“I would, therefore, conclude and hold that access to justice was a Fundamental Right which the Constitution had guaranteed to the people; that the existence of an independent and vibrant judiciary was indispensable and crucial for the enjoyment of the said constitutional assurance and in the absence thereof, this right would be a mere illusion; that without security to the Judges of the Superior Courts vis-a-vis, inter alia, their service and the tenure thereof, the independence of judiciary would be a mere delusion and a chimera; that an allegedly illegal and un constitutional interference with the tenure of office of the Head of the national judiciary would not be just an injury personal to the Chief Justice of Pakistan but would, in fact, be a serious assault on the said assured Fundamental Right of the public at large and thus of public importance. The blood-soaked, unprecedented agitation by the national Bar and by the people of Pakistan which commenced immediately after the 9 of March, 2007 and which, unfortunately, also witnessed the loss of at least 60 innocent human lives at different occasions in different cities of the country, leaves hardly any room for proof that the matter was one of public importance.
Trichotomy of powers
“This Court, through its above mentioned leading judgment on the subject, had responded by saying that yes, no court, including this Court was above the Constitution; that all the courts, including this Court, were a creation of the Constitution and were thus subservient to it; that this Court had never claimed superiority over the Legislature or even the Executive and had always believed in trichotomy of powers where each organ of the State was expected and obliged to complement the others and not to compete with them and that this Court was also bound to respect each word of the Constitution which each Judge of this Court had taken oath to protect and defend. But added that in a State where the people had opted to be governed by a written and a federal Constitution through a system which envisaged trichotomy of sovereign powers, the JUDICIAL POWER, of necessity, got vested in the judiciary which then obliged it to act as the administrator of public will. It is, as a repository of this judicial power, that the judiciary gets burdened with the onerous, the demanding, the taxing and at times that back nay even the neck breaking task of identifying the meanings of the provisions of the constitutional and sub-constitutional legislation i.e. interpretation of laws; with the duty of preserving the purity, the piety and the chastity of the Constitution by protecting it against any inroads, invasions and incursions and finally with the responsibility of acting as the custodian of the rights of the people and defending the same against any violations, encroachments and aggressions which included the duty of guarding the public property and the public exchequer.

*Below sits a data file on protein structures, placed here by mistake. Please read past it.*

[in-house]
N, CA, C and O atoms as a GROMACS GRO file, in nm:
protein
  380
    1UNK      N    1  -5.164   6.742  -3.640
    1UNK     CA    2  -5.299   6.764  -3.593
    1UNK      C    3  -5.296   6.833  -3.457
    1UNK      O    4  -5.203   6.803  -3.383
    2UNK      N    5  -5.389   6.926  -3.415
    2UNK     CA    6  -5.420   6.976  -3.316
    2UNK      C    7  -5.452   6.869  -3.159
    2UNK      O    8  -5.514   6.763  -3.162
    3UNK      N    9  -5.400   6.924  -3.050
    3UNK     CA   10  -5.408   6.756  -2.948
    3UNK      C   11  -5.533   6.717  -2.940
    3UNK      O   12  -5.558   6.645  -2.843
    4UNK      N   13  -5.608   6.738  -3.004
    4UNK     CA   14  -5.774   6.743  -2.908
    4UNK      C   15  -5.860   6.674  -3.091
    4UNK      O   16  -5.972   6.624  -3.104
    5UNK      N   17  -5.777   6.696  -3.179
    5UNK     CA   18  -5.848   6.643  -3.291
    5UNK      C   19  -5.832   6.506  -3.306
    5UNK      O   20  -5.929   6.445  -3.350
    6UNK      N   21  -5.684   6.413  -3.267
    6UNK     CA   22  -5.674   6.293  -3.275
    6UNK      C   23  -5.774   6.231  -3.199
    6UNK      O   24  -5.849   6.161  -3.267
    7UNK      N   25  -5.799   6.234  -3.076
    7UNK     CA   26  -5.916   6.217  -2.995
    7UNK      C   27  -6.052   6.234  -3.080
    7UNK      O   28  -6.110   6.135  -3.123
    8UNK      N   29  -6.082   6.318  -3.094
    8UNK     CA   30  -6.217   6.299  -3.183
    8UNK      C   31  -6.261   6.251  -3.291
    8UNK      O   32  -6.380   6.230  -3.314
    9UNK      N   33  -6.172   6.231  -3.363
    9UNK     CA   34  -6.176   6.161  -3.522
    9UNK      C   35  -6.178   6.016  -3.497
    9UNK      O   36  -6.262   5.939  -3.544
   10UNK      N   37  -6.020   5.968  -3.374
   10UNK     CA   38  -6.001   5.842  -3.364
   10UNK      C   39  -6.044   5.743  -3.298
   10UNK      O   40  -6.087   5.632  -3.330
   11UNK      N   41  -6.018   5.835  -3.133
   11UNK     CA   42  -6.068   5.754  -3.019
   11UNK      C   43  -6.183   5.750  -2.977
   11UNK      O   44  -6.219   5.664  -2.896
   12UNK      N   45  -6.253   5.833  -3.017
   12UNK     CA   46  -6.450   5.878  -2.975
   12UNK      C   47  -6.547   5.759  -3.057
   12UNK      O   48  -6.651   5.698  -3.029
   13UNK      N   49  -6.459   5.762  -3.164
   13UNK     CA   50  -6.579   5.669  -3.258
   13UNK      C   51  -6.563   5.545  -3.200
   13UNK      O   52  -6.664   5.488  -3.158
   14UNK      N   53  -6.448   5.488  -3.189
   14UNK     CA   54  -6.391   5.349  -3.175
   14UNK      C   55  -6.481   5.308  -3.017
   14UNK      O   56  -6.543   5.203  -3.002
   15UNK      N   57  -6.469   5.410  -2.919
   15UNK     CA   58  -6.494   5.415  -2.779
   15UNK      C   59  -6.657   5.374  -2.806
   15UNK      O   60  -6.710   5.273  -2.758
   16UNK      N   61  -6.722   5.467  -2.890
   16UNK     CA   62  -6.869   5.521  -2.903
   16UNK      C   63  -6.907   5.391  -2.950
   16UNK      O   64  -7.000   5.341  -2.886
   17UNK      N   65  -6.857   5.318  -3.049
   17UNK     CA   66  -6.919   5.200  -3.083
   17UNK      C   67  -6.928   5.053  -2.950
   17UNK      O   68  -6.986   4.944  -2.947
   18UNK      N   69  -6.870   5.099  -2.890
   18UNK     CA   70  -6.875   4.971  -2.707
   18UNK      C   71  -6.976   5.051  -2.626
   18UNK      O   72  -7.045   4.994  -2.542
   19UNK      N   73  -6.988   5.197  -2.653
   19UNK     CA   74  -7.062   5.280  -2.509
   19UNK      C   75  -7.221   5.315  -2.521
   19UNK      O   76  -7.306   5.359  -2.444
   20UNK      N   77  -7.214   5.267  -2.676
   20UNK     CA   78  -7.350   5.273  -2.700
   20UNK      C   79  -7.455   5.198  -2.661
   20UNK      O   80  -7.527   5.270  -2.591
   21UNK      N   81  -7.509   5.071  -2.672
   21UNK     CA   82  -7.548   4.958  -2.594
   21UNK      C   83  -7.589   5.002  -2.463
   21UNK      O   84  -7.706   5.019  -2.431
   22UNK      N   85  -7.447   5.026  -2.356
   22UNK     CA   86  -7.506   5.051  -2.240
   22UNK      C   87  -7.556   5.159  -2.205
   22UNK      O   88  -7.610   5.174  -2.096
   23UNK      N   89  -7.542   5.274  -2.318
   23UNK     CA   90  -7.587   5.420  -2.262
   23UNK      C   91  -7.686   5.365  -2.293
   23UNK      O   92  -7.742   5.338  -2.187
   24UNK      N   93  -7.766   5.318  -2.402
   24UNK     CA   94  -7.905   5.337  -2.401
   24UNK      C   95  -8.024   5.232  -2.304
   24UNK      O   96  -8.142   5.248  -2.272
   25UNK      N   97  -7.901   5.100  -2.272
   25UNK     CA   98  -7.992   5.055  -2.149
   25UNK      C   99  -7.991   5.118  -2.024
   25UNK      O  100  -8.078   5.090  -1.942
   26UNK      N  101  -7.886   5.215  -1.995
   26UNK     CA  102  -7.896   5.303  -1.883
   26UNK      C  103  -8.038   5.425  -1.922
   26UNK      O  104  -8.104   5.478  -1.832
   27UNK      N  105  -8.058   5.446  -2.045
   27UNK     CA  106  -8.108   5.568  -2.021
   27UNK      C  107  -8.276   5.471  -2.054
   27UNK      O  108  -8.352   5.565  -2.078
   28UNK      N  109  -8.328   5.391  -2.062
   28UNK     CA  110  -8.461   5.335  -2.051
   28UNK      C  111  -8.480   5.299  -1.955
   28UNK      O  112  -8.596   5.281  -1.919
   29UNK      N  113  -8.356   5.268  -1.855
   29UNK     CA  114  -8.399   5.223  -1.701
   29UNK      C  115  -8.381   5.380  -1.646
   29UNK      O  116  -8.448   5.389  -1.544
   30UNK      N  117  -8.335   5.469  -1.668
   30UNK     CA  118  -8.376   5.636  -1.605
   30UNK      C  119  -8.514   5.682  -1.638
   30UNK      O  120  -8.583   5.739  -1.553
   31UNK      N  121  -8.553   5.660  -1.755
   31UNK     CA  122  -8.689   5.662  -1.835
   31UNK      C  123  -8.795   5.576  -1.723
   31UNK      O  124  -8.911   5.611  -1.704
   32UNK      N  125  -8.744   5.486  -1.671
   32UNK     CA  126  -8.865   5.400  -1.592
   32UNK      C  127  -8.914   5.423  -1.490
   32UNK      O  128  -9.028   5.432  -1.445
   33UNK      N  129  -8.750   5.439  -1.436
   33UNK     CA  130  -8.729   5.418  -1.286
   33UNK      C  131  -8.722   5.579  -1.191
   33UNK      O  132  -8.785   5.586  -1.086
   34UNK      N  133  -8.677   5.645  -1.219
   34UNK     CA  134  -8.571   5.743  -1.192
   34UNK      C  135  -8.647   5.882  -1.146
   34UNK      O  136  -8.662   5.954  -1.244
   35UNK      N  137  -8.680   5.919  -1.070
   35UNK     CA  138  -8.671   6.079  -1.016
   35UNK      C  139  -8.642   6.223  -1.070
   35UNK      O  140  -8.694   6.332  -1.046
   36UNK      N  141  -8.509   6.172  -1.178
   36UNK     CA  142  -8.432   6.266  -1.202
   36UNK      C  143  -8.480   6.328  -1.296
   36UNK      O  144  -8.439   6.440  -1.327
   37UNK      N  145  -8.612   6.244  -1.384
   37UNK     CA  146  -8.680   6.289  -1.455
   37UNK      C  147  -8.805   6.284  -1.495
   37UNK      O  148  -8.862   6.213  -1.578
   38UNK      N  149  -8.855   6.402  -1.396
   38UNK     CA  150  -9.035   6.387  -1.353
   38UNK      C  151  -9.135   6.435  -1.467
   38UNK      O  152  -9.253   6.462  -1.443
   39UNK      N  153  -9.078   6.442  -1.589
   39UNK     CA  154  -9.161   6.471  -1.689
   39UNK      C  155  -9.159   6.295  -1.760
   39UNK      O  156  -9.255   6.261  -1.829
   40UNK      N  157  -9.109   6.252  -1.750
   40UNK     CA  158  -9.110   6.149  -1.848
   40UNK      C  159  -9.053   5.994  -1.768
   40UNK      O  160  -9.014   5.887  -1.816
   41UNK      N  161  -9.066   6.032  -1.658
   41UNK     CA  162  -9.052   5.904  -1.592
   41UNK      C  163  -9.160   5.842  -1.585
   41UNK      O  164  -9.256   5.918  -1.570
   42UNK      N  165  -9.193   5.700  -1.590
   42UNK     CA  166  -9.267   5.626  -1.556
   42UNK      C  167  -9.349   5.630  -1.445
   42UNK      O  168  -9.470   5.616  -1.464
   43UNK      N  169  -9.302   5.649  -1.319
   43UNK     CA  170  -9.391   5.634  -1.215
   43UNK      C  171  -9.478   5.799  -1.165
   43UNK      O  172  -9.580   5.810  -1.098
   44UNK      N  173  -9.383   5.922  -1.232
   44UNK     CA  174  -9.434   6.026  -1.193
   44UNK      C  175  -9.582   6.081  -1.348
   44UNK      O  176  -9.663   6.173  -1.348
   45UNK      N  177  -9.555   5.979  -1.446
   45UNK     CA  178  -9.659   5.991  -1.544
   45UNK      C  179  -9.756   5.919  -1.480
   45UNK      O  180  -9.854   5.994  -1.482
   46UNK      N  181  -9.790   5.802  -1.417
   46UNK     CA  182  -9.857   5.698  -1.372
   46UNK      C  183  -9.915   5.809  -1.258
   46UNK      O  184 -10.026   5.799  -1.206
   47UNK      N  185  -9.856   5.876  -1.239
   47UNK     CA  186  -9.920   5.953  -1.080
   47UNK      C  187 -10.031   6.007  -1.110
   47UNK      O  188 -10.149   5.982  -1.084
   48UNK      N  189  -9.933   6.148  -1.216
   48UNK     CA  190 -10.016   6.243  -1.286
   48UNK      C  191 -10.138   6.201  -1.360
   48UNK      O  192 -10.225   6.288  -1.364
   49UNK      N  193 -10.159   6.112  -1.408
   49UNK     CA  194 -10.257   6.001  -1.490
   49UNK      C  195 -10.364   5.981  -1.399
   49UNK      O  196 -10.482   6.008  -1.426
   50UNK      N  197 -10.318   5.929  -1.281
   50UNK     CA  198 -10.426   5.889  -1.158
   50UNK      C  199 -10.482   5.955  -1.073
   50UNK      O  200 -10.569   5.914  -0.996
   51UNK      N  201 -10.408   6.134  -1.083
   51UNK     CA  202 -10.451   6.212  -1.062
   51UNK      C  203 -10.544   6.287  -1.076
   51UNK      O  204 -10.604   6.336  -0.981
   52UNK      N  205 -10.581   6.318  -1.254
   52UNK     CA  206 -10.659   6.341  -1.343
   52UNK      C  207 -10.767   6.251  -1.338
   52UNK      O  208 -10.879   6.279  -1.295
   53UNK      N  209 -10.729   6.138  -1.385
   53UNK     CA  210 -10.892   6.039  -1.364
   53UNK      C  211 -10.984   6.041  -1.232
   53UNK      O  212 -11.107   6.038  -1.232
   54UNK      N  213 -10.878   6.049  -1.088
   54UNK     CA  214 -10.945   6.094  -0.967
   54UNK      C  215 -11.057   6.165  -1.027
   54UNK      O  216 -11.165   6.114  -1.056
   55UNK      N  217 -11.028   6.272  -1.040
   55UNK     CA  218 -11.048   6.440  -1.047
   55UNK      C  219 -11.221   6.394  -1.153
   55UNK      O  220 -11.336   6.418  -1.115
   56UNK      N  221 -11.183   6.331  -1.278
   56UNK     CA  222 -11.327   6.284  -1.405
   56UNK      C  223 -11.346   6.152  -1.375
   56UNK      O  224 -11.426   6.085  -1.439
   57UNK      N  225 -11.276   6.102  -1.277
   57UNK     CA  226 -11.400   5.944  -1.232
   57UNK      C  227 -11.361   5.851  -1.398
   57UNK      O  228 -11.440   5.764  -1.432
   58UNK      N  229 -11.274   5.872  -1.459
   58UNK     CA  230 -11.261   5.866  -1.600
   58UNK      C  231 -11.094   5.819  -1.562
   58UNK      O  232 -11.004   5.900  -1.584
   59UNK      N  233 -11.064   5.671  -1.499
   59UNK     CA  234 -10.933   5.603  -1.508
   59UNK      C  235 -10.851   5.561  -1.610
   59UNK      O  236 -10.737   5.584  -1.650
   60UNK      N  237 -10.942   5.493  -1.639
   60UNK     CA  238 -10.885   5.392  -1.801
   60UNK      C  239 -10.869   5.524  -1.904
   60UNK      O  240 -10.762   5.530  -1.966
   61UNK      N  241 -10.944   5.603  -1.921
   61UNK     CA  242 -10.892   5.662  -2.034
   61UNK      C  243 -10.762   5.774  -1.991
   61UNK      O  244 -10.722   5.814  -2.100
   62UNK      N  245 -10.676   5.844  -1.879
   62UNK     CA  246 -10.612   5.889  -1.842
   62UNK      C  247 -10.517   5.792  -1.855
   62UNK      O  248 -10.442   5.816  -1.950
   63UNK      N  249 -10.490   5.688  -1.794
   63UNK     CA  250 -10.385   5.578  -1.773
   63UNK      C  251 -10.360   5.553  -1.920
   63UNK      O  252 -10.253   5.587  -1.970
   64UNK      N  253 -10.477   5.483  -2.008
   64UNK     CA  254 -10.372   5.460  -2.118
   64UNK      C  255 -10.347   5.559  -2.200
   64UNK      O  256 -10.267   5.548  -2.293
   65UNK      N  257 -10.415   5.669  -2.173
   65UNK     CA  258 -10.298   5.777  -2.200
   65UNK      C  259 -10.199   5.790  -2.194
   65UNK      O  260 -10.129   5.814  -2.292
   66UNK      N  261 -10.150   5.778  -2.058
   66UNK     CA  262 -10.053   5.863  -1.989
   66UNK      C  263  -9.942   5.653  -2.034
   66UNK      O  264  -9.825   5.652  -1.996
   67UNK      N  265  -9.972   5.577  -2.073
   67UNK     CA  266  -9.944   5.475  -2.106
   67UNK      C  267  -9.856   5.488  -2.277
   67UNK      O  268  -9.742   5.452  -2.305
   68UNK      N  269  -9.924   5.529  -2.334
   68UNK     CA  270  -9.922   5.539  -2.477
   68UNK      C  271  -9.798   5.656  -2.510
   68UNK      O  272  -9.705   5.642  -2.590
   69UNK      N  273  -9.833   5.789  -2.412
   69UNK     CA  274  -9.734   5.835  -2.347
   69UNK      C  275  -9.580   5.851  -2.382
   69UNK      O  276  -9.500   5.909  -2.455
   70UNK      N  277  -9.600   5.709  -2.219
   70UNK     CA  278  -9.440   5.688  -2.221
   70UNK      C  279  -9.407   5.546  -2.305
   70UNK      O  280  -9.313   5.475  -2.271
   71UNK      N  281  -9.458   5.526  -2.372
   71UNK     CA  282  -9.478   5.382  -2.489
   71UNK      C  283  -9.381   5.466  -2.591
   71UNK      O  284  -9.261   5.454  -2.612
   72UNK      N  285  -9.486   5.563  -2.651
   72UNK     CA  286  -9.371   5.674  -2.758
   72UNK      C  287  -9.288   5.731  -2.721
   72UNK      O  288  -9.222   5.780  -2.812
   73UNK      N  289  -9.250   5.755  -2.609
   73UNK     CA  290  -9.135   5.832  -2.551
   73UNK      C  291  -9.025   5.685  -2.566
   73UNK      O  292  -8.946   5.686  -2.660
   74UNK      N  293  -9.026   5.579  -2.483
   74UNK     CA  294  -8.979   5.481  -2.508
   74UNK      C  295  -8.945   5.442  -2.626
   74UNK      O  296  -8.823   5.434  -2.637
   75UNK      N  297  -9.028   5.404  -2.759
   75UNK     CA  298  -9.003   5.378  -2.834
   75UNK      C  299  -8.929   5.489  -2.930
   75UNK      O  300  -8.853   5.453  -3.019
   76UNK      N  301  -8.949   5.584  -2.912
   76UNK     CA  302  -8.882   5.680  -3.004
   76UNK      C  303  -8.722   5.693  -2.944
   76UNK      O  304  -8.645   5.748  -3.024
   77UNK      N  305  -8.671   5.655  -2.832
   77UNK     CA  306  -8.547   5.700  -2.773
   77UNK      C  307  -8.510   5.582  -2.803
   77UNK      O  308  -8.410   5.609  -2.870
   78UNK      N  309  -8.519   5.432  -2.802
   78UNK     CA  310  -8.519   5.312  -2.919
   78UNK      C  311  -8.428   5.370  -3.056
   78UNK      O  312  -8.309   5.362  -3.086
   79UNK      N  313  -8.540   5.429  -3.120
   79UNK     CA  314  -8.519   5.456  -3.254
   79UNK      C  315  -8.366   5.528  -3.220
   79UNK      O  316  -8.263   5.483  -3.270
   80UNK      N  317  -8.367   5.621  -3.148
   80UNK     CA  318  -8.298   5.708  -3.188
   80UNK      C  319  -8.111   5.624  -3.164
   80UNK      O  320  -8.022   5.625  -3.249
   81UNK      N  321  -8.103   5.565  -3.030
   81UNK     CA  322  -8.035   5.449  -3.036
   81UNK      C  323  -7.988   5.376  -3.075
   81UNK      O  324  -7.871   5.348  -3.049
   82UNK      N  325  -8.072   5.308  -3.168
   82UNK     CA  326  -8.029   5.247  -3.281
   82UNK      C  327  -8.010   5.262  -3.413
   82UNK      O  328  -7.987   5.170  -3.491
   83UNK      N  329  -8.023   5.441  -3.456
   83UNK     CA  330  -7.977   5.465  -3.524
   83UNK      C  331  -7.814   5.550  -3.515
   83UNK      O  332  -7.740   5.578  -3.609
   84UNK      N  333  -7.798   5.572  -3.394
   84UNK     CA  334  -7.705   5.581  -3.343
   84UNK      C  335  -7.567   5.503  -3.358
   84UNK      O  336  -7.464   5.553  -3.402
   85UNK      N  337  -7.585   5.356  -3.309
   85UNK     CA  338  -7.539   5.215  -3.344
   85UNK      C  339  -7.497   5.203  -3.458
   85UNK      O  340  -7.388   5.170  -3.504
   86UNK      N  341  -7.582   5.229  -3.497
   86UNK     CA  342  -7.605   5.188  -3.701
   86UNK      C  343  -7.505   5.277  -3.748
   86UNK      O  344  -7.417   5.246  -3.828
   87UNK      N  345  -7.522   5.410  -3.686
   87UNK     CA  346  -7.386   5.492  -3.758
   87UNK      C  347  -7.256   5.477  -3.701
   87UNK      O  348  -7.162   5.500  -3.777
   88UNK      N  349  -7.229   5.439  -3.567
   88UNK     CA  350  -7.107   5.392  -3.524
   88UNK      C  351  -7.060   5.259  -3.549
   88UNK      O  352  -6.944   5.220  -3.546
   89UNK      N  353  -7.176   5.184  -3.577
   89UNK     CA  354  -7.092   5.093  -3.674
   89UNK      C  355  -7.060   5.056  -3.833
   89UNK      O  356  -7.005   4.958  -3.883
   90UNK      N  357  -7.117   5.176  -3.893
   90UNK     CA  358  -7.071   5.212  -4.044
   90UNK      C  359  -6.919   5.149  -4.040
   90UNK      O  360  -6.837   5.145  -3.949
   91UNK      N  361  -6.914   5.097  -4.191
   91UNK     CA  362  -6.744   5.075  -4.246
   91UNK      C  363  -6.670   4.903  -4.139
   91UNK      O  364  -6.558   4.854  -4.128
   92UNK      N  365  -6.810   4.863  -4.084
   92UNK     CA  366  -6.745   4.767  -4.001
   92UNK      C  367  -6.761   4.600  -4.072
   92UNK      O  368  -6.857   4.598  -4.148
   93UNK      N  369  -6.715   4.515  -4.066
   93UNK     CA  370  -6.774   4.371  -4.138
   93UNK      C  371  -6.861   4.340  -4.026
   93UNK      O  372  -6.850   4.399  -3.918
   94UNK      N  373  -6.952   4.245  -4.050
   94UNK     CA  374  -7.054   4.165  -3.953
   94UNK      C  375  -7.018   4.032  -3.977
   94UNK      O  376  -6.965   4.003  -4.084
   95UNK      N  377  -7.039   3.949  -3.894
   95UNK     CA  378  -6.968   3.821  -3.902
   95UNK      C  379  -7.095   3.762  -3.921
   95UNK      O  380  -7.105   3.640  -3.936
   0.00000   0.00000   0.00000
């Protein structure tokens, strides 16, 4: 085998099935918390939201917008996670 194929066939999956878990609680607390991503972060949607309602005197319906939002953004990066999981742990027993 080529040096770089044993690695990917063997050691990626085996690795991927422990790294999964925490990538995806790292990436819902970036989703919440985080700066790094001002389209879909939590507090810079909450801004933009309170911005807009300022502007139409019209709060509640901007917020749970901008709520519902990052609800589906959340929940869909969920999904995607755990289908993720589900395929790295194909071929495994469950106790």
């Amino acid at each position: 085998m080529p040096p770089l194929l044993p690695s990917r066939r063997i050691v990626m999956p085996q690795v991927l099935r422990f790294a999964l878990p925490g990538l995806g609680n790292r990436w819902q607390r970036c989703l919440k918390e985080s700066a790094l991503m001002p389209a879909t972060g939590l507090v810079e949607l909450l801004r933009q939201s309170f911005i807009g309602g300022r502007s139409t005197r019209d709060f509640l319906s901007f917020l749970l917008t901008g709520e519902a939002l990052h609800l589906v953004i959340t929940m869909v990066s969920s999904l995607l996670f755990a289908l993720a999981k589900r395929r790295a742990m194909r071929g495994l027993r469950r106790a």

It needs to be clearly understood that when the judiciary invalidates a legislative measure or when it annuals an administrative or an executive act, it did not do so because the judicial power was in any way superior in degree or dignity to the legislative or the executive power but because it stood commanded by the people, through the Constitution framed by them, to preserve it and for the purpose, to enforce compliance thereof.
“It is for these reasons that whenever the judiciary gets confronted with any jurisdiction curtailing provisions intended to immunize any legislative or administrative act against judicial scrutiny, the courts treat such provisions as a departure from the generally prescribed path; views it strictly as an exceptional deviation from the prescribed rule and moves in to discover precise legislative intent to show respect to the legislative measures while carefully balancing it against the sanctity of the Constitution and the rights of the public.
The international community, as it did during Pakistan’s hour of destiny, when democracy was under deadly threat, is keenly observing and condemning at the same time, the last rites being performed on the democratic traditions of this country. Only judges can reverse this destructive trend by being absolutely bold and unbending when they sit in judgment over the case Dr. Shirani Bandaranayake will most probably bring in.
A Constitutional expert, Colvin R de Silva once said. “The invasion by the legislative of the judicial field, which our constitution expressly reserved to the courts, strike at the very foundation of our judicial system as if an earthquake has struck…”
(The writer is a senior journalist with the Ceylon Today, a daily based in Colombo, where this piece was originally appeared)

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Author: Sri Lanka Guardian